The In’s & Out’s of Primers

Are you gluing plastic or metal in Ireland? Do you need to prime these materials? Are primers important?  What is surface preparation?

These are questions which our technical department are asked on a regular basis!

Very often, the priming stage of any glue or for that matter sealant application, receives only scant attention. However, we must remember that some materials, in particular, certain types of plastics and elastomers, must be primed in advance of the application of any glue or sealant product. In addition, porous materials, such as wood and concrete, should be primed in advance of the application of sealants.

What is the function of a primer? Primers improve the performance of the bonding process, offering better adherence and better age resistance. Primers also create a barrier against plasticiser migration. Plasticiser migration is a very troublesome phenomenon during which certain chemicals in some materials, such as many flexible materials, leach into the adhesive film, effecting it in such a way that its mechanical properties are drastically effected. Finally, primers protect and stabilise certain types of surface, as an example metallic & coloured surfaces.

How do we select a primer? The selection of the most suitable primer, will depend on the surface properties & chemistry of the materials being glued. We must discover if the  surface is porous or non porous. Porous surfaces, such as some types of masonry and ceramic, are best primed. Typically, if an adhesive is applied to a porous surface, the adhesive may penetrate into the surface, and effectively starve the bonding surface. Priming may often be the only way to ensure a good bond!

Some surfaces, in particularly many plastics, rubbers and glass, are difficult to wet out. A simple test is composed of putting a drop of water on the surface. If the drop of water runs off the surface without leaving any residue, priming may be suggested.

We manufacture a range of primers which fulfil most applications. These primers have been formulated for ease of use, and offer an excellent base coat for the subsequent application of many adhesives & sealants.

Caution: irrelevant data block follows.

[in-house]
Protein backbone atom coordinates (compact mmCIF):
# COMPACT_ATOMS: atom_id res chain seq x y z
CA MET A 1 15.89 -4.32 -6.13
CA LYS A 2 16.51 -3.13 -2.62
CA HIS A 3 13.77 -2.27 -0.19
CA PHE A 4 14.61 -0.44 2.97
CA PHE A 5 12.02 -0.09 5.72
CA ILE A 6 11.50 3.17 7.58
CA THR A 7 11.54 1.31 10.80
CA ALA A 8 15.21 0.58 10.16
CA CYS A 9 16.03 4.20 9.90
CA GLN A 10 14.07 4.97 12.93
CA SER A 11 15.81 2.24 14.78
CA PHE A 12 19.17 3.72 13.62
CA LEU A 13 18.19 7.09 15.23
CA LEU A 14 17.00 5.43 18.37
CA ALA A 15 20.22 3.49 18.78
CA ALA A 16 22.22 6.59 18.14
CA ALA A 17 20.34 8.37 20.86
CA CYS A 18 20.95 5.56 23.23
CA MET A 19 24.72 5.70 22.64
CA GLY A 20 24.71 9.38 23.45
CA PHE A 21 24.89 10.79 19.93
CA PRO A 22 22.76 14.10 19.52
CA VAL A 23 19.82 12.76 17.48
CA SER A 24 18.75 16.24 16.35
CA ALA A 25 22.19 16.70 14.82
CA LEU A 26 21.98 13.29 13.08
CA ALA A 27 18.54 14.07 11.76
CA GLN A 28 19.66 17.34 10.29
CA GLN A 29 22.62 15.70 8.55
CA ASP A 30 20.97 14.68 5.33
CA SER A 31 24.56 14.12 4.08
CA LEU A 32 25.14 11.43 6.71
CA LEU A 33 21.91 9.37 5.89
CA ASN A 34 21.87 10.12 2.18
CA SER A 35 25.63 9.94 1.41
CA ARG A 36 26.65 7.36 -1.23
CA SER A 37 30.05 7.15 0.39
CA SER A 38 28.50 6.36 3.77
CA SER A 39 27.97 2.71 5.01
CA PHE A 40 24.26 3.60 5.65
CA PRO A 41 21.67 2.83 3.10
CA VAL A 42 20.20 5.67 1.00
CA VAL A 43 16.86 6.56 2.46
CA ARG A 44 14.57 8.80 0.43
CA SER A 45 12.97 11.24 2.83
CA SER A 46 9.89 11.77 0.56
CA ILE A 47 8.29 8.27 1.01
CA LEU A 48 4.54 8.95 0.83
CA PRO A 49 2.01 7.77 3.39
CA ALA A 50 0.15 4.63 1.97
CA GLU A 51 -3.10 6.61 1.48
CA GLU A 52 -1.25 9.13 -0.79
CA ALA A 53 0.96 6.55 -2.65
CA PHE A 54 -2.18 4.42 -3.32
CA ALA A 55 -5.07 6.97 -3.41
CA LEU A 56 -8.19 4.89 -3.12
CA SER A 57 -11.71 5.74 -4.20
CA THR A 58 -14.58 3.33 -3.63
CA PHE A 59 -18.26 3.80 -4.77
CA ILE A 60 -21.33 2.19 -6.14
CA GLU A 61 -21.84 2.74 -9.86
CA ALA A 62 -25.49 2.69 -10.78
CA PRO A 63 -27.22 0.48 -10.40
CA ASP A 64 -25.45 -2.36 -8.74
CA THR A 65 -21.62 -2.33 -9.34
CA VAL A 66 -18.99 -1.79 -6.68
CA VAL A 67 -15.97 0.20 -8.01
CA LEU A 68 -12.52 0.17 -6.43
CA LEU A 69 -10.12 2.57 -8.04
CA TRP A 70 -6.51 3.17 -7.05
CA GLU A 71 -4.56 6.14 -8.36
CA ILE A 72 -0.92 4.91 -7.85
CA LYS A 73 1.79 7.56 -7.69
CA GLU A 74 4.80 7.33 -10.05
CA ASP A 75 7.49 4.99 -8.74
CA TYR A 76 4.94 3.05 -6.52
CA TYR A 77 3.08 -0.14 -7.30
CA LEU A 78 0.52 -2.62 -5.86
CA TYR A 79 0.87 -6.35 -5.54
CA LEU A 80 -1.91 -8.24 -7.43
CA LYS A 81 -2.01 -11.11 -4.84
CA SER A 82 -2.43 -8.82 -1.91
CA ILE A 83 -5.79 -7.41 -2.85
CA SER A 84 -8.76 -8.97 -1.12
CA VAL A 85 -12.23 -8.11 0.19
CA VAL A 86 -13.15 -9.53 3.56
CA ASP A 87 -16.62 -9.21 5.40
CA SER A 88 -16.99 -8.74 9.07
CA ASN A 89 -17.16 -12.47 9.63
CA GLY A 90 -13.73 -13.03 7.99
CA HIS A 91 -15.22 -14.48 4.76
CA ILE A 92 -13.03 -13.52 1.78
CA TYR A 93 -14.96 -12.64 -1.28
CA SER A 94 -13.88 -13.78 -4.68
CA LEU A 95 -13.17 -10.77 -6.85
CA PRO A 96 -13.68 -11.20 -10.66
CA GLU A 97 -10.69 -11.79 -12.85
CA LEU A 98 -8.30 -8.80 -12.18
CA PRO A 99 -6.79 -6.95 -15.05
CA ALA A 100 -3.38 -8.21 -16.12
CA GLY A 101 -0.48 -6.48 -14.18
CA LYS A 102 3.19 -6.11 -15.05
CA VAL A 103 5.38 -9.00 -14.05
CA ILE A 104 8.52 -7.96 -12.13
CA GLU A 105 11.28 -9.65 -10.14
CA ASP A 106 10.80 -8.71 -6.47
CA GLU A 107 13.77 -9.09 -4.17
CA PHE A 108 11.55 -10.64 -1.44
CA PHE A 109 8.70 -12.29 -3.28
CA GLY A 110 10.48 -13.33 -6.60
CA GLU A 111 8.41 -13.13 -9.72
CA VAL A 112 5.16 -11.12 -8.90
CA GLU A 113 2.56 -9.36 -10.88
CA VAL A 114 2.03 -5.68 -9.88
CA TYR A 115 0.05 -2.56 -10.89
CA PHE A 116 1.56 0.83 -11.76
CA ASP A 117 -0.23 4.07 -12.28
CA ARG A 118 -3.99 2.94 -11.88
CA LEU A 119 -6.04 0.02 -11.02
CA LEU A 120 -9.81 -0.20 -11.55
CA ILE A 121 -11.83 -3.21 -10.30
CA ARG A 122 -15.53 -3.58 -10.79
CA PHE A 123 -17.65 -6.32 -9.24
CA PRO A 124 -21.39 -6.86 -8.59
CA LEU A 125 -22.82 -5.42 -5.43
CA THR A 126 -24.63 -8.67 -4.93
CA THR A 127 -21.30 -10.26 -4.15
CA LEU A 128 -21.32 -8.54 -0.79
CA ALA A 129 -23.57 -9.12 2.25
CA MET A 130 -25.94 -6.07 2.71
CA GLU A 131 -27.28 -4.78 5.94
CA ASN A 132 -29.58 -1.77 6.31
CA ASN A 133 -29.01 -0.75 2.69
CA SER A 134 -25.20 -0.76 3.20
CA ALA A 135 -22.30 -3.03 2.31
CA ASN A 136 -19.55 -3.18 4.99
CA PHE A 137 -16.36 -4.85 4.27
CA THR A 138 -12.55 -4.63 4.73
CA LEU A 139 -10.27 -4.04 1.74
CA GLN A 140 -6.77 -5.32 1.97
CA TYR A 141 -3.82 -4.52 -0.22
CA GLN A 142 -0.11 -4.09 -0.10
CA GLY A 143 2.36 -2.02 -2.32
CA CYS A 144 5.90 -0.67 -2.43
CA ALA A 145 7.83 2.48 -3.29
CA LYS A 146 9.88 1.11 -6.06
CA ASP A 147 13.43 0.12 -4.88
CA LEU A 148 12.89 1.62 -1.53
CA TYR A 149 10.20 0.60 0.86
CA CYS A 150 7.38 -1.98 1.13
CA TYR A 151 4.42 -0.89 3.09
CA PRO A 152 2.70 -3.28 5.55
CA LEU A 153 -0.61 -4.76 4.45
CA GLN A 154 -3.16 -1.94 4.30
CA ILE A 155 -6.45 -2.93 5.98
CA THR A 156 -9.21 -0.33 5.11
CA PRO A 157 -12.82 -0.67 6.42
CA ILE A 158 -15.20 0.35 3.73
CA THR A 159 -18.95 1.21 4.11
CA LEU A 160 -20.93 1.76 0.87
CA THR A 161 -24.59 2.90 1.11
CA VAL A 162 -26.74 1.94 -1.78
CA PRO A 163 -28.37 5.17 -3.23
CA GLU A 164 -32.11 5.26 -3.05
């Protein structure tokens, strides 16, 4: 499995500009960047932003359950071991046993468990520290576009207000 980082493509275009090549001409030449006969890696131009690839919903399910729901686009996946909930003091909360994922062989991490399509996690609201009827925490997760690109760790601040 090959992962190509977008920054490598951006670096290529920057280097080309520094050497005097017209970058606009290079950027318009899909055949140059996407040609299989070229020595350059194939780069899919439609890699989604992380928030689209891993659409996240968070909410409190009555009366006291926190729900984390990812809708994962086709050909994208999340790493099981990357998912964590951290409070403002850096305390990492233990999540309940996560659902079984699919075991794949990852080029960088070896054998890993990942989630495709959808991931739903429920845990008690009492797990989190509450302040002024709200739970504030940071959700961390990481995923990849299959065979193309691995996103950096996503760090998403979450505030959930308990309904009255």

• X90. Typically used when bonding traditionally difficult to bond materials such as silicones, Santoprene®, EPDM, Suryn®, Teflon®, polypropylene, polyethylene, Neoprene® and Viton®.
  • X250. The choice primer for use on non-porous materials such as painted surfaces and ceramics. The choice product for use with our Hi-Bond® VST tapes.
  • X255. Designed for priming porous materials such as wood & concrete.
  • X260. A highly reactive primer designed for use on thermoplastics such as acrylic, PVC and ABS. Also suitable for composite materials such as vinyl ester and polyester.
  • X330. Our latest primer/bond activating product. Designed for use on glass, plastics and composites.

Before the application of any primer or other surface treatment, the bonding surfaces must be dry and scrupulously clean.The typical surface contaminants, such as oil, grease, lubricants , wax, dust, and rust, must be absent. Dirt or other heavy surface contaminants should be removed with soap and water, preferably using a scouring pad.

The surface should next be cleaned with a product such as our X35 or X320, which are solvent degreasers. X35 is a general purpose degreaser, fast drying and most suitable for small areas. X320 is a speciality degreaser, with a finely controlled evaporating rate. Ideally suited for degreasing larger plastic & composite parts.

It is good practice to change the cloth or towel after each wipe!

It is often suggested that very smooth plastic or composite surfaces should be roughened by abrading with P180 sandpaper.

Metal surfaces are best abraded with P120 sandpaper. Mill scale or surface rust must always be removed. It is important that all loose particles are removed prior to treatment. After the first solvent wiping step and abrasion, good practice suggests a second solvent wipe is undertaken. This will remove any loose materials remaining. All residues must be vacuumed or blown off the bonding surfaces with compressed air.

Once the surface has been solvent wiped, abraded, dusted off and solvent wiped again, the primer is ready for direct application. This can be achieved by immersion, dipping, spraying, brushing or wiping. Primer application using a lint free cloth or paper towel moistened with the primer, is a very effective and rapid wiping method.

Evaporation of the solvent within the primer can be performed at room or elevated temperatures. The formation of a consistent primer film, firmly adhering to the substrate, requires only a moderate atmospheric air flow, or depending on the chemistry of the primer, the relative humidity. As a guideline, a solvent flash off time of 4 to 9 minutes is usually sufficient. Ideally, the adhesive or sealant should be applied to the primed surface within 5 hours after priming. Should it be necessary, it is possible to reapply some primers, after an initial application.

Please note that several of our primers are  sensitive to humidity. In contact with moisture the liquid becomes turbid and the adhesive strength of the primers is impaired.

Of course, not all adhesives need primers. As an example, the Scigrip range of structural methacrylate’s are primerless adhesives!!

The selection of a suitable primer, both to suit the bonding surfaces, and the adhesive being used, is of critical importance to the longevity of the bonded assembly. We are experts in surface chemistry & our technical service will kindly assist you in all applications.